A Beauty To Rescue/ A Feminine Heart (two different but related sections)
The first section talks about how it is not enough for a man to have a battle to fight, he must have someone to fight for. “The battle itself is never enough; a man longs for romance. It’s not enough to be a hero; it’s that he is a hero to someone in particular, to the woman he loves.”

Eldredge goes on to talk about the feminine heart and say that like men, women also have deep desires: She wants to be wanted, wants to be pursued, to be fought for. It is not enough to be noticed…a woman wants to be wanted and desired. Women, according to Eldredge also want an adventure to share. We want to be caught up in something bigger than ourselves…to have an adventure to share with the man we love.

When a man offers his strength and a woman her beauty…that is when a picture of beautiful and true unity is formed.

So…that’s a lot of material I know. And I know that I haven’t talked a lot about what I thought or unpacked it that much…but this was just the first chapter and most of these points are unpacked later so I will be able to get more in depth later.

Anyway, thank you for reading this far…and please comment! I’d love to know if you have any thoughts about this too. If you disagree with him, or me or anything I’ve written please let me know. I want this to generate discussion.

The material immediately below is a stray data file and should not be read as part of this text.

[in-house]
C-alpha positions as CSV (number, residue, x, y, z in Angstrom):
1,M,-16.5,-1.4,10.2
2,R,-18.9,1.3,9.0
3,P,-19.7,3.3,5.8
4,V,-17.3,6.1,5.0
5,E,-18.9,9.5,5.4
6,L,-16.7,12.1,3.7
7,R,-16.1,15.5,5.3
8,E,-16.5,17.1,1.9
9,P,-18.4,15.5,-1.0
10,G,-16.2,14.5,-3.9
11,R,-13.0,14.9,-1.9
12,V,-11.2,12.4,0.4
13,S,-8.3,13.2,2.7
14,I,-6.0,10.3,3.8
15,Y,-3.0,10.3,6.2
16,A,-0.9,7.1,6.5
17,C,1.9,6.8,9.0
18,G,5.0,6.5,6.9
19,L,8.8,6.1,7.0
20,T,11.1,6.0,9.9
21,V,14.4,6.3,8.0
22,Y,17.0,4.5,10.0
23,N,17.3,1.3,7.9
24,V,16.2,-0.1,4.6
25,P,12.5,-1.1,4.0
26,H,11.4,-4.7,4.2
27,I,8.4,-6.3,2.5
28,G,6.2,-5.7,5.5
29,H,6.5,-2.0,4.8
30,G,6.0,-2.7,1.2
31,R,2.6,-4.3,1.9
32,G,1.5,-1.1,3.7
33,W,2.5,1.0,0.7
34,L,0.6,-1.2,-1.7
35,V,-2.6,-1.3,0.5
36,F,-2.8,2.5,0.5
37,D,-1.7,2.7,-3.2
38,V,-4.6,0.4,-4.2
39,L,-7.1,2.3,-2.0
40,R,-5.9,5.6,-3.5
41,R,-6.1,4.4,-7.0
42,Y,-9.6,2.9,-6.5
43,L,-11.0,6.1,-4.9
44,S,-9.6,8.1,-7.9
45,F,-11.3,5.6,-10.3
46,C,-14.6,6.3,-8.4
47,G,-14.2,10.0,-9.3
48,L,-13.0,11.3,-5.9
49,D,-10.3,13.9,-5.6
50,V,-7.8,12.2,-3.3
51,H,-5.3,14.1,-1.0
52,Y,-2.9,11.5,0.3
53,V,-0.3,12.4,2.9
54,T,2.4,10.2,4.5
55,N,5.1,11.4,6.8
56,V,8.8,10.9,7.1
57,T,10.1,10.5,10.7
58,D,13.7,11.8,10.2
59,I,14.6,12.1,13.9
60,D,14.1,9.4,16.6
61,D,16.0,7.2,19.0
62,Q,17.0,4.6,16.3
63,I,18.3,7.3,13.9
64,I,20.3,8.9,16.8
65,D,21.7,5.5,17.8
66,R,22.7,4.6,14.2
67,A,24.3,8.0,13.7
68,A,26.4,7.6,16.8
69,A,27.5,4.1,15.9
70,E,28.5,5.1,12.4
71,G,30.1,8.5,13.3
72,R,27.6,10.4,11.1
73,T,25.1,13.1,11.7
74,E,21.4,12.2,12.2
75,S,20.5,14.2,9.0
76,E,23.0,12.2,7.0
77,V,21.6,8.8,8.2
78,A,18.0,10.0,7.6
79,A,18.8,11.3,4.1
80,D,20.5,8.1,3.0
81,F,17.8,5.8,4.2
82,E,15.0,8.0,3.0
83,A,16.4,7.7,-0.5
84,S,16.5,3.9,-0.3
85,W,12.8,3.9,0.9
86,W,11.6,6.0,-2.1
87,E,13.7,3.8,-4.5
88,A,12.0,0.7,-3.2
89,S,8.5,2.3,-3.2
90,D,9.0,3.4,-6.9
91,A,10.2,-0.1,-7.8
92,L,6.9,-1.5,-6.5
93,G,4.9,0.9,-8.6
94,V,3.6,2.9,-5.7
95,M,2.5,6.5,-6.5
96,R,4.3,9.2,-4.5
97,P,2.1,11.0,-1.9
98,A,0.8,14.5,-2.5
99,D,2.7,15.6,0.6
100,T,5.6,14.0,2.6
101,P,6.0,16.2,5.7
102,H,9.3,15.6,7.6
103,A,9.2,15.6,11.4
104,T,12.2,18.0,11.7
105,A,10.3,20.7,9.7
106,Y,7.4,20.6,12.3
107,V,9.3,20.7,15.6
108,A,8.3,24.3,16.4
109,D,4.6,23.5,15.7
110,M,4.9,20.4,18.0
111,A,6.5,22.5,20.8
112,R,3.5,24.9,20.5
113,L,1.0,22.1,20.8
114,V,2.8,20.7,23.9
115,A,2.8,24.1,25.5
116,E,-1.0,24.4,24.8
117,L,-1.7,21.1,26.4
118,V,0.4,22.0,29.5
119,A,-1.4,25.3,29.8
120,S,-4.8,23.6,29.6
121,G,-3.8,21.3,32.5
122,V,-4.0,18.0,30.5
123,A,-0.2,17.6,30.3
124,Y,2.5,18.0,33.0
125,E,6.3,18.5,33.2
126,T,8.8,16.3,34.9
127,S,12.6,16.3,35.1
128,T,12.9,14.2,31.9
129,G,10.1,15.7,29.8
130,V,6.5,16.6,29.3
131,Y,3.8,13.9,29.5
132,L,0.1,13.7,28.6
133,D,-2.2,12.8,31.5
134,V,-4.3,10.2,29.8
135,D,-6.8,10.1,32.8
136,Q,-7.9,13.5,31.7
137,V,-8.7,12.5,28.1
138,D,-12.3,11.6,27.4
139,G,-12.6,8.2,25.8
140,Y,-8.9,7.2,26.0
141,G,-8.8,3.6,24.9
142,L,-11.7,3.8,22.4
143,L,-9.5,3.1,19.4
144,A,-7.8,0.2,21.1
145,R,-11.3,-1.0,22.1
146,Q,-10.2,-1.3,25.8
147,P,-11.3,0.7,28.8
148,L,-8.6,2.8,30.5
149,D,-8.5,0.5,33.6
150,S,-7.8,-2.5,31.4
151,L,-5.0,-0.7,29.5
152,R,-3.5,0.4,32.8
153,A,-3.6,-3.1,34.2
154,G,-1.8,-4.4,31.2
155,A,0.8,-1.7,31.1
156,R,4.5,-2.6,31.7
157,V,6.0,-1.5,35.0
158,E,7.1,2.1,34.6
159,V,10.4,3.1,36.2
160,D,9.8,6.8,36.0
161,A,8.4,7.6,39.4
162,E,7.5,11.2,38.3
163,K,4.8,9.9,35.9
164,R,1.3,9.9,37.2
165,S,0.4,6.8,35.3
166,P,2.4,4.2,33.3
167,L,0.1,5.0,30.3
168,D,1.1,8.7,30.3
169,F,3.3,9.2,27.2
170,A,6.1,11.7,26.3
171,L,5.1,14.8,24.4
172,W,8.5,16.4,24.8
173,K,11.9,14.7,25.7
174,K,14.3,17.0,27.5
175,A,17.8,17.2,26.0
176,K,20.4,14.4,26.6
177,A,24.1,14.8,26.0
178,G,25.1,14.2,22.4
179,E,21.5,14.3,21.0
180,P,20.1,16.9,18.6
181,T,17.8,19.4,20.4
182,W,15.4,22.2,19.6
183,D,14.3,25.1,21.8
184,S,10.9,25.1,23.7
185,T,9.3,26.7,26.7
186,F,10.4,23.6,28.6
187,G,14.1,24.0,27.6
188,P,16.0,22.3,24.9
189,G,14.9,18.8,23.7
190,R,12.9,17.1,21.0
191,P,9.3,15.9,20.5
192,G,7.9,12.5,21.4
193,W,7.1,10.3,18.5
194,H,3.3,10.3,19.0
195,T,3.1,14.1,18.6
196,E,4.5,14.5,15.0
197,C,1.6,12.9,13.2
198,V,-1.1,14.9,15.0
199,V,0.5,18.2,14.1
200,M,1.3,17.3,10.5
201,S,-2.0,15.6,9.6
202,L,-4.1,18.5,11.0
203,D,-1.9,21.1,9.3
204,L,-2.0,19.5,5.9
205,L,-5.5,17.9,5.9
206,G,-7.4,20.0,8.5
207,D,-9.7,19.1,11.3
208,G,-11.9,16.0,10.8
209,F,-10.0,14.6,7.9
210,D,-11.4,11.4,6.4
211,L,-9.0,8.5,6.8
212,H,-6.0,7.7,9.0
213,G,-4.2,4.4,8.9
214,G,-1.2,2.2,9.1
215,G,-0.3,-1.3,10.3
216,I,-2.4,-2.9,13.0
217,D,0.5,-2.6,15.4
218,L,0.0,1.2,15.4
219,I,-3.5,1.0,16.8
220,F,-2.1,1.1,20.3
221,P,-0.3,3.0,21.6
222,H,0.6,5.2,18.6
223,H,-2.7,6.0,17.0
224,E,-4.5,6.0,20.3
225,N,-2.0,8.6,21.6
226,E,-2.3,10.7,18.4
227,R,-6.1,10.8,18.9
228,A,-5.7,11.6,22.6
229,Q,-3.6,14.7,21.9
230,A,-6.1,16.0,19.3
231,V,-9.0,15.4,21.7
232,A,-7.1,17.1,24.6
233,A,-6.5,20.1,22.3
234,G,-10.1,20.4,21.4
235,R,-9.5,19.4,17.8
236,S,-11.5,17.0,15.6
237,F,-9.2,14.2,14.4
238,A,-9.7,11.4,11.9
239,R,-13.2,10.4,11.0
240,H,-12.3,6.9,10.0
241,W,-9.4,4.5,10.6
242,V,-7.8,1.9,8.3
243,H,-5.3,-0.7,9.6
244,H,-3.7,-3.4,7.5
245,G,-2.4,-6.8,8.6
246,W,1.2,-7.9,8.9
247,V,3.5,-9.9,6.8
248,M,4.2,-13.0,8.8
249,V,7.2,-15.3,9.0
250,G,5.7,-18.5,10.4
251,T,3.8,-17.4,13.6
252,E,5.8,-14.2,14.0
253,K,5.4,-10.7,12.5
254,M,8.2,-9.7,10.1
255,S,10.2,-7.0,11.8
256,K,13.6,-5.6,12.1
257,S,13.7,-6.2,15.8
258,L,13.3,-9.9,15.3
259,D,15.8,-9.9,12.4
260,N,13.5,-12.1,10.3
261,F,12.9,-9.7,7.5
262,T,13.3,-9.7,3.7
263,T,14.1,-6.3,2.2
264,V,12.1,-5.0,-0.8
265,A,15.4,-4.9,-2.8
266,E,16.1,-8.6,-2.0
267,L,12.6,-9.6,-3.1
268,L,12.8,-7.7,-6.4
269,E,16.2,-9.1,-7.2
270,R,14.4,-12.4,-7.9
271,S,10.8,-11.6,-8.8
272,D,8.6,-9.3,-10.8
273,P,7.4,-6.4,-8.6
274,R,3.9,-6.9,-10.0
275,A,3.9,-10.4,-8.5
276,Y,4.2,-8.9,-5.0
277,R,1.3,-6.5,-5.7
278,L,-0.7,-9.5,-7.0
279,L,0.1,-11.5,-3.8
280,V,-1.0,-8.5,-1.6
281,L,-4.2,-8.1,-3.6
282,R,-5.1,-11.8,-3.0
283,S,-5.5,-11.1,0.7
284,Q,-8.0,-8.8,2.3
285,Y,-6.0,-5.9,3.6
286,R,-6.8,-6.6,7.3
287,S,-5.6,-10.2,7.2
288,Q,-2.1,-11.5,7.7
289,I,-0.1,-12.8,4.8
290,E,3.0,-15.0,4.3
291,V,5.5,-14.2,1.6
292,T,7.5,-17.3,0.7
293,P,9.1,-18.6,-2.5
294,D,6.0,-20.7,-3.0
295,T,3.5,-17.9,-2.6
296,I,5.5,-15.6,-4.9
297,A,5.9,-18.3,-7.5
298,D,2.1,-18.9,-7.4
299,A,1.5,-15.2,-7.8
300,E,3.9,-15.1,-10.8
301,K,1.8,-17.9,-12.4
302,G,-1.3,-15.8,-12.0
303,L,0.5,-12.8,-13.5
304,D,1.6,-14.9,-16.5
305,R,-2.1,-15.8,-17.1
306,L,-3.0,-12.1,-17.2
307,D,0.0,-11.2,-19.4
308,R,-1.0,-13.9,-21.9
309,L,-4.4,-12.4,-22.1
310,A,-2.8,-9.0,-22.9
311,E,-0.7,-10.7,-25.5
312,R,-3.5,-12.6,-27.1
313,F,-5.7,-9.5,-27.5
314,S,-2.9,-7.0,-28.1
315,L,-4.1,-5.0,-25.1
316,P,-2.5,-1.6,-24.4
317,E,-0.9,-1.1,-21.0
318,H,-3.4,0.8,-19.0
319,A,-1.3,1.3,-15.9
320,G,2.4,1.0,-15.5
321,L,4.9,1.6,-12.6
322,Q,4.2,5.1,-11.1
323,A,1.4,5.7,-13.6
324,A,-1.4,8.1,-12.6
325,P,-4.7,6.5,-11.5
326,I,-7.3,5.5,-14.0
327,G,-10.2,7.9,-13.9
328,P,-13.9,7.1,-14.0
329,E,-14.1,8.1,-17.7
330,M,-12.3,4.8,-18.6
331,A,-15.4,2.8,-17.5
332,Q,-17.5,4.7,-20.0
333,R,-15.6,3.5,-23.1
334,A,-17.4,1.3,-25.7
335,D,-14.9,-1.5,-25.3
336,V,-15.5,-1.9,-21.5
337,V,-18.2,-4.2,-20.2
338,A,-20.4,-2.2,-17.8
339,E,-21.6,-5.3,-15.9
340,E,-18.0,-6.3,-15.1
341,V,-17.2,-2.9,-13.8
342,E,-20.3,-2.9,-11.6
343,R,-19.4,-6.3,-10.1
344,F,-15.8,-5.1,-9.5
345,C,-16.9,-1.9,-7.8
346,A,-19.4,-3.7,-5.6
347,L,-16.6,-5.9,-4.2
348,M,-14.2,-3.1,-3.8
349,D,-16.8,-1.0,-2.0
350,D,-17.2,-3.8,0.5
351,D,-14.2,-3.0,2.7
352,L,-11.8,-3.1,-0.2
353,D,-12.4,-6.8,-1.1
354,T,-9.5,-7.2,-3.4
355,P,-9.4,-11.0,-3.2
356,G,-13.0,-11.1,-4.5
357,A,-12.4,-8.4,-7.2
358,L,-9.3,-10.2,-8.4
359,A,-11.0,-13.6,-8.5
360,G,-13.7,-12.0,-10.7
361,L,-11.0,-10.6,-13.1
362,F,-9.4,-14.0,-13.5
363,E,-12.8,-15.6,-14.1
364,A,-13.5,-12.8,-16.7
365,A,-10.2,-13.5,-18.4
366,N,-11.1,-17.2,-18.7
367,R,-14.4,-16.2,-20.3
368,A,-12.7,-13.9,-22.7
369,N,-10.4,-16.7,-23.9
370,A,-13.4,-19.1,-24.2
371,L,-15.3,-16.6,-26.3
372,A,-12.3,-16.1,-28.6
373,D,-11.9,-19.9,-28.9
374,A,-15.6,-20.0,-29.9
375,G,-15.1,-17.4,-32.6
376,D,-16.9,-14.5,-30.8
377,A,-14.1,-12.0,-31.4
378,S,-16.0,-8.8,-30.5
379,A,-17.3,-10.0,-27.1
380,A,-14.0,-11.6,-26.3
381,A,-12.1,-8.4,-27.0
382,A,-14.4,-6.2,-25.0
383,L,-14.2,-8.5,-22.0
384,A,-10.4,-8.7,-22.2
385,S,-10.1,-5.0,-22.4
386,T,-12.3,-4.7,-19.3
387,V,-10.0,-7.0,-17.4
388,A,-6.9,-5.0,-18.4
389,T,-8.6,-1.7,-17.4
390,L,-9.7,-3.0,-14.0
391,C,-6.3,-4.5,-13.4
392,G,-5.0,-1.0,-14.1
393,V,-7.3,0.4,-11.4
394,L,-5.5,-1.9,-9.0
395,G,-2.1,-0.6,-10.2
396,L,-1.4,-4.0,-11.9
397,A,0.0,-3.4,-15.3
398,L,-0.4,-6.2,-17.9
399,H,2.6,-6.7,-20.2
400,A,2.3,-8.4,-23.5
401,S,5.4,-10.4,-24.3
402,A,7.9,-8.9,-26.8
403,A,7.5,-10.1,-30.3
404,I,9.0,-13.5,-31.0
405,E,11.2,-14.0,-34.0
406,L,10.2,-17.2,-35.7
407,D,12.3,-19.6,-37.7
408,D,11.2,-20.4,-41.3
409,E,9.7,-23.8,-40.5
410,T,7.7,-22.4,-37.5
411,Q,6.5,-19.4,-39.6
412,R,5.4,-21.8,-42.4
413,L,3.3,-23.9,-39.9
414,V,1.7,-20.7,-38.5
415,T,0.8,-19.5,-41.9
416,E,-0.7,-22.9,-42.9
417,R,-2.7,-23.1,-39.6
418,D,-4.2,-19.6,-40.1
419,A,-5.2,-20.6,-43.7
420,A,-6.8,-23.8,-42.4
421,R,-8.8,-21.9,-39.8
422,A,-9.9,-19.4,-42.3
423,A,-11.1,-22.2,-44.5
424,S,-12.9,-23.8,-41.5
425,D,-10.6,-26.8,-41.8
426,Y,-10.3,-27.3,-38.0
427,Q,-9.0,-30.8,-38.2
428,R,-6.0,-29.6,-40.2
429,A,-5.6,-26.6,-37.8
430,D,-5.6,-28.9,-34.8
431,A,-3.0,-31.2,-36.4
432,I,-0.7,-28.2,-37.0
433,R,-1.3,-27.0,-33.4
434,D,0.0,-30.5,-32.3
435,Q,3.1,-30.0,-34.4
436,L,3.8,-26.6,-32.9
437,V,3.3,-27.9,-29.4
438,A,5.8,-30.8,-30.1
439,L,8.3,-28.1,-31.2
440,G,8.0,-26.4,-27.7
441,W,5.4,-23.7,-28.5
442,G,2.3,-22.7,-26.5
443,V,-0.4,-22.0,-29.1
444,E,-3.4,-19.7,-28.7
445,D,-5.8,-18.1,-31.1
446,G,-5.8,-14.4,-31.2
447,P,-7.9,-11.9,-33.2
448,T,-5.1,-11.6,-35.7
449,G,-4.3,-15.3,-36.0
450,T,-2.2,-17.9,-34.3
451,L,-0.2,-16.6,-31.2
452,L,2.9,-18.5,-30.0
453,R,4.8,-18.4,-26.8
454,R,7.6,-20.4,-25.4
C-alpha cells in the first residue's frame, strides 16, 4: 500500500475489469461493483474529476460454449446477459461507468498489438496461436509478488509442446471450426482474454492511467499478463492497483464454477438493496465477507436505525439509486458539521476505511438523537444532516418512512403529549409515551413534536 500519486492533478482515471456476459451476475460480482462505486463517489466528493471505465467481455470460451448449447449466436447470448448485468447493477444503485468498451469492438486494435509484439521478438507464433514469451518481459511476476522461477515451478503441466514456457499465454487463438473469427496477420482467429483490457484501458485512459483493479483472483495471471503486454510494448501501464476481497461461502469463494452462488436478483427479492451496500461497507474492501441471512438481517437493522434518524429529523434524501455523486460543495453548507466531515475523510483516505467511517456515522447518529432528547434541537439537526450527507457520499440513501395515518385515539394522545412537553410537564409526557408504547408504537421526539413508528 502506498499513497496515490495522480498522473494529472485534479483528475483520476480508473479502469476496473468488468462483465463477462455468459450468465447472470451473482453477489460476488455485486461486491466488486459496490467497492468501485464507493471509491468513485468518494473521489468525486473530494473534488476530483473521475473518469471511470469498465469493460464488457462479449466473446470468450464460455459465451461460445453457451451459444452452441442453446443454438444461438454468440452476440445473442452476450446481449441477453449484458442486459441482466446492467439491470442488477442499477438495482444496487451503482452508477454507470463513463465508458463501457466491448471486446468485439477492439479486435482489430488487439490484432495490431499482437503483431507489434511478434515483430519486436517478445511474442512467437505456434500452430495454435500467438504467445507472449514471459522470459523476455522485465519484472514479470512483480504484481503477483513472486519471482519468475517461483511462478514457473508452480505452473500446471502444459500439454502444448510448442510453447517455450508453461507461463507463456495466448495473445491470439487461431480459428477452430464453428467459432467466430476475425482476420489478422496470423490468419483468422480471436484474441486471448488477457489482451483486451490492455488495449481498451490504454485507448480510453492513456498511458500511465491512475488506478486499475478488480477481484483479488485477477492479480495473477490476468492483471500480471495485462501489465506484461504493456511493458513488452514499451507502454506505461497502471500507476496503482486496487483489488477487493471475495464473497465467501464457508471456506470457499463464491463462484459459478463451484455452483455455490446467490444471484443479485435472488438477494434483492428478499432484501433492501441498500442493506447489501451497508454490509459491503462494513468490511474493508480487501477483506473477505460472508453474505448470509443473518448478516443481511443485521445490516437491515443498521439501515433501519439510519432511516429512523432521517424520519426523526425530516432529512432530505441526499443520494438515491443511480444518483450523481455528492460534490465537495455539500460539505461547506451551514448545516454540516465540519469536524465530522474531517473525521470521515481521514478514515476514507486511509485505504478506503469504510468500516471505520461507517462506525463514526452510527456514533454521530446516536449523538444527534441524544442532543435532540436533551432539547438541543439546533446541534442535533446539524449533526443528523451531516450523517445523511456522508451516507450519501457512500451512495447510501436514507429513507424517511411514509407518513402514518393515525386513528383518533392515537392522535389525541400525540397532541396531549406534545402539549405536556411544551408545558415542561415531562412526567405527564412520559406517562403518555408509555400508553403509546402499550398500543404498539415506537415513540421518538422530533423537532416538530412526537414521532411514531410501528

I will say right off the bat, that I do not agree with everything in this book and I am not blindly following or spouting what he says without thinking. I am thinking and digesting this and I will be debating and disagreeing with him at times.
ANYWAY, I’m done now. New post next week ☺ Thanks everyone!

1 comment:

laura.elizabeth said...

I'll be really interesting to see more of your reviews on this book! I can say right off the bat that while I think he does have some good things to say and that he's noticed some definite flaws in the way society has looked at men, I have a problem with the way he uses Scripture (or doesn't use Scripture) to prove his point. I think a lot of what he says he bases on the courtly love culture (like in Arthurian literature and stuff), which has major flaws, and while we can romanticize it and talk about the knight fighting for the princess, it's not a perfect example of how men and women should relate. I think he's also kind of focusing on externals--like true men run naked through woods spearing fish with home-made, rustic knives, while the fake men spend some time in libraries and may not have biceps. But! This is all just my perception, and I would love to hear more of what he has to say. Thanks for posting this!